This trip was very interesting and allowed the project to develop in all aspects, and I look forward to the challenges that await!

Gender and Disasters – What causes the risk gap?

By Joanna P Faure Walker, on 11 March 2013

On Friday 8th March 2013, the UCL Institute for Risk and Disaster Reduction hosted an open panel discussion on ‘Gender and Disasters’.  The panel was chaired by Dr Ellie Lee (Reader in Social Policy and expert in gender issues from the University of Kent), and comprised: Paula Albrito (Head of the Regional Office for Europe for the UN International Strategy for Disaster Reduction), David Alexander (Professor in Risk and Disaster Reduction, IRDR UCL), and Linda O’Halloran (Director of NGO Thinking Development).

The three panellists provided examples of various natural disasters in which women showed a greater risk to the event than men either through active discrimination or through pre-existing factors.  This greater risk has been demonstrated through death rates, reported injuries, and post-disaster violence. Questions were raised regarding how this inequality should be addressed.  Suggestions were made regarding specific gender-related issues into risk and disaster management and the need for education in such programmes.  However, how this should be done and whether there should be a gender-specific programme – either formal or informal – within resilience programmes remained unresolved.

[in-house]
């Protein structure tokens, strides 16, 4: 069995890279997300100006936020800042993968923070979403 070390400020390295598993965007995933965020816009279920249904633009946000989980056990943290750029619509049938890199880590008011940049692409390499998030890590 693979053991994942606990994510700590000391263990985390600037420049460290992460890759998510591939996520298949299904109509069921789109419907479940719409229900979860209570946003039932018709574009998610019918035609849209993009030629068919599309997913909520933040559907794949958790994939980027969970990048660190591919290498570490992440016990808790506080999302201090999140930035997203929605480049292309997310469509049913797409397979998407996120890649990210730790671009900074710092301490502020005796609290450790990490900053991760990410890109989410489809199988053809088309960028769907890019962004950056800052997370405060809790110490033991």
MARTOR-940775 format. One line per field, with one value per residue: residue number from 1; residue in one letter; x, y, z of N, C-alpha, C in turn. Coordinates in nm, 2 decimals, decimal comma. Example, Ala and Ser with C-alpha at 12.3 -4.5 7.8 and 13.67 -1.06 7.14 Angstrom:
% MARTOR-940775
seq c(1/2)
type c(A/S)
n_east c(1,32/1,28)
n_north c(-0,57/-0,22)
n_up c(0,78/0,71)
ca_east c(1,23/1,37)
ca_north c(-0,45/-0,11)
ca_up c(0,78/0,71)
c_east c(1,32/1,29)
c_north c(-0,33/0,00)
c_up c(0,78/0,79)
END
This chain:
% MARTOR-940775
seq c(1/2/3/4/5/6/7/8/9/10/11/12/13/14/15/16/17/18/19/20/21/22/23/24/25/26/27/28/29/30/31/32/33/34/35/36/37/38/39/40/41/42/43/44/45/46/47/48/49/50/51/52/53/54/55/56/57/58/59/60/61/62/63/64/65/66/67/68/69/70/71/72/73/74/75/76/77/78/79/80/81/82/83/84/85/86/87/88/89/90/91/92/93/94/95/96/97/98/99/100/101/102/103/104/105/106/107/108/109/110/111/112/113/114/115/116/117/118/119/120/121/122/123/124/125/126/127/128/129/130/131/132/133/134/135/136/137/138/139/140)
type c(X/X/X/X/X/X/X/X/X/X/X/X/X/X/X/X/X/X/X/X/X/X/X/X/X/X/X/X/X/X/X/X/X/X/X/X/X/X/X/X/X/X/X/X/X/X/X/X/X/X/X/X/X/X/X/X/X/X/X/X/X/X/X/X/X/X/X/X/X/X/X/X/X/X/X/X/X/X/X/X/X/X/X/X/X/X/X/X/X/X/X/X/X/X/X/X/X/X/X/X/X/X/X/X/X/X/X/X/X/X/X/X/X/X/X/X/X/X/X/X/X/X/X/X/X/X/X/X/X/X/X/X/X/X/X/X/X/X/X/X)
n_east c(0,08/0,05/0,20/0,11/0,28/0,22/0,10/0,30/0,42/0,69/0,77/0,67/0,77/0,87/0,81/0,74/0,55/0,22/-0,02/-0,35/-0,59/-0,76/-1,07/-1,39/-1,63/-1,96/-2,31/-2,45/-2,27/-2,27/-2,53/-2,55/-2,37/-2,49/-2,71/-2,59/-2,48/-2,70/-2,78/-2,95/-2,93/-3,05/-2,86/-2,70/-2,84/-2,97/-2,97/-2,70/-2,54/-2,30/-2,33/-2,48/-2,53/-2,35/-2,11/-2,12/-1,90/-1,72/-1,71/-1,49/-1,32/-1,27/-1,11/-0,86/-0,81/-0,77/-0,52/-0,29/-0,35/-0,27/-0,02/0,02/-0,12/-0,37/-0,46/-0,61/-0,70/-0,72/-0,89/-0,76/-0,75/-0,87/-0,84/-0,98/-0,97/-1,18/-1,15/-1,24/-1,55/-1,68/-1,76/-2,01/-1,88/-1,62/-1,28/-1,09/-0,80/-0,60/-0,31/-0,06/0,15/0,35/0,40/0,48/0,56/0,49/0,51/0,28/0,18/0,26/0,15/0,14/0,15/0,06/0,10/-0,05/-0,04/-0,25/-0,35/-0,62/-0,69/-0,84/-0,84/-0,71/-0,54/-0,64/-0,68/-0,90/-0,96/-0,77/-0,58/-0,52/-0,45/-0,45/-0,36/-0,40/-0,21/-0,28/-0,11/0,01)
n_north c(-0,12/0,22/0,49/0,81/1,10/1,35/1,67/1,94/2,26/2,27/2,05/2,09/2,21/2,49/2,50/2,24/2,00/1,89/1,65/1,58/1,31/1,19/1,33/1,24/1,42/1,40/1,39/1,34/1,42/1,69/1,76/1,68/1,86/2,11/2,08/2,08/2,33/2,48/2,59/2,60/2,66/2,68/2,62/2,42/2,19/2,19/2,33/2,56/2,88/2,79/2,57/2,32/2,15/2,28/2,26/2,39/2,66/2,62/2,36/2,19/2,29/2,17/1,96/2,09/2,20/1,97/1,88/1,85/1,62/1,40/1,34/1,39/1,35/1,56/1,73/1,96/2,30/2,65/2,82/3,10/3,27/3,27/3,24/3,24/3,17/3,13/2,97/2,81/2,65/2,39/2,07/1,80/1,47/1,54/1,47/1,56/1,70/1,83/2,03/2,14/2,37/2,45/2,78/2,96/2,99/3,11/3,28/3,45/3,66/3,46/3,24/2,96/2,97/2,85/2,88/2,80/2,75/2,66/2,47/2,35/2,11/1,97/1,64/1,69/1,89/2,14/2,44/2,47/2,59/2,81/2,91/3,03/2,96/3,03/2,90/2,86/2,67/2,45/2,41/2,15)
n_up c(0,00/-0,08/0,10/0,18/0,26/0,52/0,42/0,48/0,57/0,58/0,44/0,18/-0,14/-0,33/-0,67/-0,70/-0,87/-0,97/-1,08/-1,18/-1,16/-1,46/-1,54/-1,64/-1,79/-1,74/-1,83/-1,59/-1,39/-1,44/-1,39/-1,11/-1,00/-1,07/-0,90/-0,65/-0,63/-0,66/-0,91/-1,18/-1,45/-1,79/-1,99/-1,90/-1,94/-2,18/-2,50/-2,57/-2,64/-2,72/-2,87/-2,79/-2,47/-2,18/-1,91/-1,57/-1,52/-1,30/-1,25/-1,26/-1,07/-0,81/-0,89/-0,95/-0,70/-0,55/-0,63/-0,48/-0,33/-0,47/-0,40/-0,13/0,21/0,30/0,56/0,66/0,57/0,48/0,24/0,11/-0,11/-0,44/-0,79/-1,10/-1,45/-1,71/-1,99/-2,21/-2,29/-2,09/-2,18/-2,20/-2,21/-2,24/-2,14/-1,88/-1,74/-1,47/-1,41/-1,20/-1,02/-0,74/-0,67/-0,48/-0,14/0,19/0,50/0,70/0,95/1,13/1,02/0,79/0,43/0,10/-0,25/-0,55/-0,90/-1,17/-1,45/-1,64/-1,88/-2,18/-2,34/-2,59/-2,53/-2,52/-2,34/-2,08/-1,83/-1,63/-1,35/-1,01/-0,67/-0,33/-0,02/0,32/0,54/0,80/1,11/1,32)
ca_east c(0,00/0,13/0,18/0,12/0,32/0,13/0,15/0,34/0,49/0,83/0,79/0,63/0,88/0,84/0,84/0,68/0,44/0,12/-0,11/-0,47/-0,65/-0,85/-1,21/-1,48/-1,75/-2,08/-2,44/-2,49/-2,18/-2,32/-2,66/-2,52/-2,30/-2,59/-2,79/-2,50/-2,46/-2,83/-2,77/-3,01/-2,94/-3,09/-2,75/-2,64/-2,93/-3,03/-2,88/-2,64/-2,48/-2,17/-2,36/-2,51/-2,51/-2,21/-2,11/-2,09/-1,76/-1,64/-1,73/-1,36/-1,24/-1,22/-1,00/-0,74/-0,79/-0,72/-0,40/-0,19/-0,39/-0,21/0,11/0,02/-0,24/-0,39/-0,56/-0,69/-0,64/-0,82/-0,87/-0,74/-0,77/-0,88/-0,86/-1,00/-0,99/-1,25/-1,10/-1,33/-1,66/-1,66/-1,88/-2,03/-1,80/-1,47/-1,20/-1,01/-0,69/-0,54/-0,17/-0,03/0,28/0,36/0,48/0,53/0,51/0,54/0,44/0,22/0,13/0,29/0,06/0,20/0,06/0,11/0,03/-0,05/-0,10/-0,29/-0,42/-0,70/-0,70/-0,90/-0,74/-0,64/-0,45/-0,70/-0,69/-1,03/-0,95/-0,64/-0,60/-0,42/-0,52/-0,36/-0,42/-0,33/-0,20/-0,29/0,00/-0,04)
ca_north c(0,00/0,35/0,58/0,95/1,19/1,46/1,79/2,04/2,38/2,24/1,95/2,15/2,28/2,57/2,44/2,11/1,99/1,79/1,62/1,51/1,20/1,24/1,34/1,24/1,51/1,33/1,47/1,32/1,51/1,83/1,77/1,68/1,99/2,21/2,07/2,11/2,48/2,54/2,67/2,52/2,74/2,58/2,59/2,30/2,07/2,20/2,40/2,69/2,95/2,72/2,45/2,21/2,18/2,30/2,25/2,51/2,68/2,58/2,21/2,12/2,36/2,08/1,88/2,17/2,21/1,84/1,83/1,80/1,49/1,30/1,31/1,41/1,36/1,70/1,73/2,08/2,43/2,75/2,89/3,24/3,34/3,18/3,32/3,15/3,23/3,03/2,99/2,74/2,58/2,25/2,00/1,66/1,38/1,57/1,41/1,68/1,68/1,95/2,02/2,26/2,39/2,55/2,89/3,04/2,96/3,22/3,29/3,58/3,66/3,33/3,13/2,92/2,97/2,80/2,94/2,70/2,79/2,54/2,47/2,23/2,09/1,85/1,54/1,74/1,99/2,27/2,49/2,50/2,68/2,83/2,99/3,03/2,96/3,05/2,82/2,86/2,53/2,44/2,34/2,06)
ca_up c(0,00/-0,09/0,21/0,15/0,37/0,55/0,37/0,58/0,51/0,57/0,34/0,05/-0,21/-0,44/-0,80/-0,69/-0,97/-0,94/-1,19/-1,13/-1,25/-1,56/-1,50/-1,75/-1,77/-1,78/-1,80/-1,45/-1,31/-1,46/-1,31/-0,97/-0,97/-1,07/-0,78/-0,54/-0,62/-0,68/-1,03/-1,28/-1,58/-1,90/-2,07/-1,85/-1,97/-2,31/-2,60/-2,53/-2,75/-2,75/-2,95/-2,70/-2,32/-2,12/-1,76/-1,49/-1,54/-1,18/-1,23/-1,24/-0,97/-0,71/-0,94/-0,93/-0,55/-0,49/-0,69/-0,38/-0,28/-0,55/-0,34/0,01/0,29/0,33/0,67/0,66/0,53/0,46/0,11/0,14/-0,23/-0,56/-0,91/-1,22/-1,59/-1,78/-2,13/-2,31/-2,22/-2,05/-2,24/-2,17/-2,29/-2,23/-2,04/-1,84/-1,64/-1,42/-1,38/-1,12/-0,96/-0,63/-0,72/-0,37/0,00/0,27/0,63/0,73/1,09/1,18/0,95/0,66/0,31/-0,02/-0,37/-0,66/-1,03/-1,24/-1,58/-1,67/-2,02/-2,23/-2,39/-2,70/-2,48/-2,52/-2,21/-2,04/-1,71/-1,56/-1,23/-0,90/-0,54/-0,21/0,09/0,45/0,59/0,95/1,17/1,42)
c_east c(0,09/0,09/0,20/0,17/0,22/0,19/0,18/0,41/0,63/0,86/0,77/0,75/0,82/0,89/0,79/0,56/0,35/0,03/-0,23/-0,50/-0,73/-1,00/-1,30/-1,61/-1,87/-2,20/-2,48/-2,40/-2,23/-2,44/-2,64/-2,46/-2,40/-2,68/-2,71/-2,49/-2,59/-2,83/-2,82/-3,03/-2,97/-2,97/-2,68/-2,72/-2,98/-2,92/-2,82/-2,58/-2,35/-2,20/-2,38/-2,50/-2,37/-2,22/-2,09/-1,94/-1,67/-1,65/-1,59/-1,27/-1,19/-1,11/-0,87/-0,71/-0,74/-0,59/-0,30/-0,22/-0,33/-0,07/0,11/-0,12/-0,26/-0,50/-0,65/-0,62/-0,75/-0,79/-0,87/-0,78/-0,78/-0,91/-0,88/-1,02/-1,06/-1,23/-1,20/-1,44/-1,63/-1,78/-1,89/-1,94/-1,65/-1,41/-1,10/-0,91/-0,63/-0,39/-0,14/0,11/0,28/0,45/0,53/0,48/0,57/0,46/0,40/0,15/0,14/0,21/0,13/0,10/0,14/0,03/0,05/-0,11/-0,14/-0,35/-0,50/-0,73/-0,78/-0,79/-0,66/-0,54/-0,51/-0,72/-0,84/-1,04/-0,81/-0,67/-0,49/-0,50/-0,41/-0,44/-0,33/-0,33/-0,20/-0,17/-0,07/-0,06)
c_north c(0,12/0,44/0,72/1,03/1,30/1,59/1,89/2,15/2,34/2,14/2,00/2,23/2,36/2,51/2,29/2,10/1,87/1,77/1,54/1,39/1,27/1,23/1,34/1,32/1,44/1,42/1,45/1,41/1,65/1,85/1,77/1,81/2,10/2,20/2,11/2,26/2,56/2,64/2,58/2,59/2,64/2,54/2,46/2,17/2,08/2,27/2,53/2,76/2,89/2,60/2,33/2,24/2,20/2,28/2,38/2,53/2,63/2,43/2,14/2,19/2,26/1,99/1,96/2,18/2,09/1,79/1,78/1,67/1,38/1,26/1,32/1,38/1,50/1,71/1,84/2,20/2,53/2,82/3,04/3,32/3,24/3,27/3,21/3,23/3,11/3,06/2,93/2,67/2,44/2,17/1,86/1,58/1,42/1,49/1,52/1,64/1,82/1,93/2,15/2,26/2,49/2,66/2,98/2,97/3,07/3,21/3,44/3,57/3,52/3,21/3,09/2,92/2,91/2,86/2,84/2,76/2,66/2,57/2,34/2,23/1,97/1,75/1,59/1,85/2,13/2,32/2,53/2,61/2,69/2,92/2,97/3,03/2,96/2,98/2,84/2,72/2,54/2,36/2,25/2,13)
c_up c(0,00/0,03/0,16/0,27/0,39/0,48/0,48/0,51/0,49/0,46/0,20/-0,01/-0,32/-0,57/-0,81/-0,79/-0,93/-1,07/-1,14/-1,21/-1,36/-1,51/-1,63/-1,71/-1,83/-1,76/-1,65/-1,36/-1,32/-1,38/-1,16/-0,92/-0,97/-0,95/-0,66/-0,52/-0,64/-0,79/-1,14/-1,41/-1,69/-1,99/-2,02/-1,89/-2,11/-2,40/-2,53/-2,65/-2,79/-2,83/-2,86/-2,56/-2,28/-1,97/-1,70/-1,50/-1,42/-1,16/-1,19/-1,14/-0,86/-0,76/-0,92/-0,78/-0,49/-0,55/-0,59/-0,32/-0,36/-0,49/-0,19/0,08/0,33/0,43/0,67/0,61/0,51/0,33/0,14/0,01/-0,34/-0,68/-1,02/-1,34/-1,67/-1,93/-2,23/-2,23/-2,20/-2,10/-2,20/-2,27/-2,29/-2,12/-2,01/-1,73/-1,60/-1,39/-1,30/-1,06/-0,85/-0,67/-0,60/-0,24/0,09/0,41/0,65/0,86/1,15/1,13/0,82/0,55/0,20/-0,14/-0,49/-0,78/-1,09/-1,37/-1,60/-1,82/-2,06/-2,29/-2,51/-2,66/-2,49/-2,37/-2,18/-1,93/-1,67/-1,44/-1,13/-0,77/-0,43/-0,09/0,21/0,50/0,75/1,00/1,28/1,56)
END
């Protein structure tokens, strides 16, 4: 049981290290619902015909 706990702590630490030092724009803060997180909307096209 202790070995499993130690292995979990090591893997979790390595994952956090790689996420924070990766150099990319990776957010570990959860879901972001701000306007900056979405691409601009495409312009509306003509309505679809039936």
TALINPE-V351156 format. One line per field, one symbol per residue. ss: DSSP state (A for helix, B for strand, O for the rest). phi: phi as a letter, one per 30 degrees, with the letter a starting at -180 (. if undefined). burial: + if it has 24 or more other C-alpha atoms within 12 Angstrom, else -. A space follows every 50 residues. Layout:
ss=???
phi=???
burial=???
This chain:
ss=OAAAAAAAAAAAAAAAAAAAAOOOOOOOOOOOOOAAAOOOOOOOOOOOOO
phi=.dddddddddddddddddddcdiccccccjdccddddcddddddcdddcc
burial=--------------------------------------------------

Questions were asked whether differences in behaviours between the genders in disasters could affect their relative vulnerabilities; however, I did not hear any evidence-based or convincing arguments to support this.  It was highlighted that an individual’s economic status will likely affect their risk to a disaster: the 2011 Great East Japan Earthquake clearly showed an example of this as cheaper properties on lower ground were more susceptible to tsunami than more expensive housing in the hills. It was also noted that there was effectively no gender risk bias for disasters in Sweden, a country with one of the most equal societies with respect to gender.  More research is needed comparing the relationship between gender equality and the gender-related disaster risk gap.

My belief is that, in relation to disasters, there would unlikely be any significant gender risk gap if there were absolute socio-economic equality between the genders; I am thus suggesting the gender risk gap is a consequence of socio-economic inequality rather than gender. Hence, by directing efforts towards promoting gender equality, specifically addressing the gender-related disaster risk gap becomes unnecessary.

Members of the Panel